The beautiful island of Saint Lucia has just been given a command performance.
To set the scene, a quote from “What if the Caribbean refused royal visits until reparations were paid?” by Nalini Mohabir (The Guardian, 20 March 2019). Recalling the legacies of slavery and empire, the journalist writes:
“The British government supports the royal family through a sovereign grant, but this does not cover local costs for royal visits. So St Lucia will essentially be paying the former imperial power to be the guest of honour at its independence celebrations – to legitimise independence? The Barbadian government will be subsidising Charles to lay a wreath at the Cenotaph in honour of those who died during the world wars, many of whom fought as a way to demonstrate they were deserving of the elusive civil rights promised by the British empire. The prince will also attend a demonstration of hurricane preparedness in Barbados, even though the British Virgin Islands has still not been able to fully rebuild and repair its infrastructure after hurricane Irma despite being a British territory. Charles and Camilla will visit Grenada (in the same month as the 40th anniversary of the revolution) to learn about the history of cocoa; do they know cocoa is a plantation crop?”
Saint Lucia was “discovered” by Spanish and then French sailors in the 1500s. Its subsequent history reflects the economic brutality of colonialism (sugar was the major crop). During the 1700s, the island changed hands several times before being forced to accept British domination in 1814 under the Treaty of Paris that ended the Napoleonic Wars.
Slavery was abolished on the island in 1836. After abolition, former slaves had to serve a four-year “apprenticeship” to accustom them to the forgotten idea of freedom. During this period, they worked for their former masters for at least three-quarters of the week. Full freedom was granted by the British in 1838. By then, people of African ethnicity greatly outnumbered those of European background.
In the mid-20th century, Saint Lucia joined the West Indies Federation and in 1967 became one of the six members of the West Indies Associated States, with internal self-government. In 1979, it achieved full independence and this year is celebrating its 40th anniversary.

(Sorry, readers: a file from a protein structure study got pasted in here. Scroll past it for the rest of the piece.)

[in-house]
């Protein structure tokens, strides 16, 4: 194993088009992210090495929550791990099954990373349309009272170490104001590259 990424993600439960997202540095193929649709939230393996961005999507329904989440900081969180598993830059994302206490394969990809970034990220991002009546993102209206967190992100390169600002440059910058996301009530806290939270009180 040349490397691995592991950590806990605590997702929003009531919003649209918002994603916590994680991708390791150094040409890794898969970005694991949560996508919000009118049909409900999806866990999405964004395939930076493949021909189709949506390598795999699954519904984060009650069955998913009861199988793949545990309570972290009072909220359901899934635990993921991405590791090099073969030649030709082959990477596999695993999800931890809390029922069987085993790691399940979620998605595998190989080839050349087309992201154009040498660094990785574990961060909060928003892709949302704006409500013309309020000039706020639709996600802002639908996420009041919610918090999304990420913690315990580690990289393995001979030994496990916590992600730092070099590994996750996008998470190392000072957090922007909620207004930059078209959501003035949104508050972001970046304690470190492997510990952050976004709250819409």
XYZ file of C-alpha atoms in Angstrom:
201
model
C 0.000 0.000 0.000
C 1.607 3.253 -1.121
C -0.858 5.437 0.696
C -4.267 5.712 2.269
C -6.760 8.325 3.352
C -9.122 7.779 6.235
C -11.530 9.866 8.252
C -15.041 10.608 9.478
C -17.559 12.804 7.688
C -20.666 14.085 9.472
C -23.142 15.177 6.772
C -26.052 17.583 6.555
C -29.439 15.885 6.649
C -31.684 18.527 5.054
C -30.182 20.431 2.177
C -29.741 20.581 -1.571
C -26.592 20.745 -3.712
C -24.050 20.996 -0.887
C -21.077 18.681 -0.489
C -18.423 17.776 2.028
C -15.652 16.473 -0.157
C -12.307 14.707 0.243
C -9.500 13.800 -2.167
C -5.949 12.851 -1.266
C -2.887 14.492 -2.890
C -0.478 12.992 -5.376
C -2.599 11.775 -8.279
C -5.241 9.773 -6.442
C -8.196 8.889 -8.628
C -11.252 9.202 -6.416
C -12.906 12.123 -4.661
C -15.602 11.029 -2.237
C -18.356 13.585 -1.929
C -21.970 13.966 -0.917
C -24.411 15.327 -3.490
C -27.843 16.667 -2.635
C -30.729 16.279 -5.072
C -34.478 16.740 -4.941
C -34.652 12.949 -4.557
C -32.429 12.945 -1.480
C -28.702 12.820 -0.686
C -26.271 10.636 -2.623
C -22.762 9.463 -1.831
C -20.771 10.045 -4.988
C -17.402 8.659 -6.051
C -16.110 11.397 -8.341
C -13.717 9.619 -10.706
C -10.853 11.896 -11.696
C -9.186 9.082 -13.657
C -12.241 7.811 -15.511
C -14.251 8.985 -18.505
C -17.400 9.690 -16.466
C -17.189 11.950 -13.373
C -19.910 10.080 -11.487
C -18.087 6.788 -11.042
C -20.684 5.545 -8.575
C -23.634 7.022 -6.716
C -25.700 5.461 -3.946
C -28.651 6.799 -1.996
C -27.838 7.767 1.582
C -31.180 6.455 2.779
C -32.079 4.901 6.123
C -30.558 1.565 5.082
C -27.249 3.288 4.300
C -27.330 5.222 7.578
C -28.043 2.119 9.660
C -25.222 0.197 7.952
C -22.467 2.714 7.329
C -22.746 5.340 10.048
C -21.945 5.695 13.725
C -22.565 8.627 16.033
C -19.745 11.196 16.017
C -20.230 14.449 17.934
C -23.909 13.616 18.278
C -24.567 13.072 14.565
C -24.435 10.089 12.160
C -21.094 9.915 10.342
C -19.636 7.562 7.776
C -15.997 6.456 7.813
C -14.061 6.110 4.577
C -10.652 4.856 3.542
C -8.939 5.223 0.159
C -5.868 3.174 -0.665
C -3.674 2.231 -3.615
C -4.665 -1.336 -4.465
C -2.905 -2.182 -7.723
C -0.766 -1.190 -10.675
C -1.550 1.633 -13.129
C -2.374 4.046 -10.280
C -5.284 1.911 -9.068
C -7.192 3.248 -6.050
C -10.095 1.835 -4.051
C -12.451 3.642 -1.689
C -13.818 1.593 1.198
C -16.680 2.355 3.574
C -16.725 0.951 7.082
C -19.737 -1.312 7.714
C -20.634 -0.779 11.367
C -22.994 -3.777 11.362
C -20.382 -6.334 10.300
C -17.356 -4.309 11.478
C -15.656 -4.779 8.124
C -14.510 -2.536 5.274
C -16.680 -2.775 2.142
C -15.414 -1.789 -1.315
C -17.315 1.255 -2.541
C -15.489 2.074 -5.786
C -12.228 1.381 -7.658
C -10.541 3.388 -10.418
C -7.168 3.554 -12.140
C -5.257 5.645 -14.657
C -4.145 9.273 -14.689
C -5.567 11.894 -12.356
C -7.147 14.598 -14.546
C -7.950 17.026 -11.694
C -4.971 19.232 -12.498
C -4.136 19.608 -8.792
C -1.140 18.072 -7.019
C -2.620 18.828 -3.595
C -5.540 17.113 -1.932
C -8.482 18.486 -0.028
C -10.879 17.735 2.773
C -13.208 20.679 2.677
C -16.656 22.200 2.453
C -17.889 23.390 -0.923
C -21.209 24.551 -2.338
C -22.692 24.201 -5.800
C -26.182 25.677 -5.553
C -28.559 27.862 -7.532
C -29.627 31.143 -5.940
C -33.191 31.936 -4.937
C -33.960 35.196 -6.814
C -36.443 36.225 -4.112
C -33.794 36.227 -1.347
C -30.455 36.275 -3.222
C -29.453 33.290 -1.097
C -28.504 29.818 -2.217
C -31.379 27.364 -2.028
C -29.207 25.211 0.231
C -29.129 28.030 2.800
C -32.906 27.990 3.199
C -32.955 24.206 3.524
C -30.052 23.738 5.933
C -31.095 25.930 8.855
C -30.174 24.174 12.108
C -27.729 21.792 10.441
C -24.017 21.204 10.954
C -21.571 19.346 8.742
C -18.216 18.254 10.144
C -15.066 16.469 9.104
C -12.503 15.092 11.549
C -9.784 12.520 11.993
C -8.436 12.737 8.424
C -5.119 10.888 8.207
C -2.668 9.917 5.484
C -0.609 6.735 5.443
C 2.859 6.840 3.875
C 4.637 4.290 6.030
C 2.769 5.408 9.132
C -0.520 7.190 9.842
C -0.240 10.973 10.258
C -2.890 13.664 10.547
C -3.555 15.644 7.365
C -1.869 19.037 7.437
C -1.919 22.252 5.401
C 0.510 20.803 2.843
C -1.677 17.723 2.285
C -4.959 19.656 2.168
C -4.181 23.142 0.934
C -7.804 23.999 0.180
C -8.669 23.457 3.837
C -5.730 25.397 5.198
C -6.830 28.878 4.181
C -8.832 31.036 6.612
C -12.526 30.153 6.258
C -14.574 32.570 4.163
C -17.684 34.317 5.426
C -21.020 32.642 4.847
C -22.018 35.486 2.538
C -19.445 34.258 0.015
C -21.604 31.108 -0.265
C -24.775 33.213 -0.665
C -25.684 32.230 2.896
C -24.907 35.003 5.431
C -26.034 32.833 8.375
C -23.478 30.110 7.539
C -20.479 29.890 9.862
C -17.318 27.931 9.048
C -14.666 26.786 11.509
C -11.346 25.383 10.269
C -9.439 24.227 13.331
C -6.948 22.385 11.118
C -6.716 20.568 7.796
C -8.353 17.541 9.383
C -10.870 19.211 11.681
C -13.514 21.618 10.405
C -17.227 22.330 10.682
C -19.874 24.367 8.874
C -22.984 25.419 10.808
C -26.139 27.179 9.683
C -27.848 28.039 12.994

Today, this tiny island has a population of some 180,000, whose official language remains English, despite the fact that 95% speak a French Creole known as Kwéyòl. Saint Lucia is a Commonwealth realm, whose head of state is Queen Elizabeth II represented on the island by a Governor-General appointed by its Prime Minister. This explains the royal visit (although not why this relatively poor island should foot the bill), but what does it say about self-identity, and cultural and linguistic imperialism?
Given the recent Windrush and Chagos Islands scandals, why would Saint Lucians wish to perpetuate colonialism and receive a relatively costly visit from an elderly British gent who has no interest whatsoever in their well-being? Far better to rediscover their true identity – as many are now doing through the work of cultural heritage groups.
The Saint Lucian Nobel laureate poet Derek Walcott, who is buried on the island, offered his answer in the poem “Love After Love”:
“The time will come
When, with elation,
You will greet yourself arriving
At your own door, in your own mirror
And each will smile at the other’s welcome,
And say, sit here. Eat.
You will love again the stranger who was your self.
Give wine. Give bread. Give back your heart
To itself, to the stranger who has loved you
All your life, whom you ignored
For another, who knows you by heart.
Take down the love letters from the bookshelf,
The photographs, the desperate notes,
Peel your own image from the mirror.
Sit. Feast on your life.”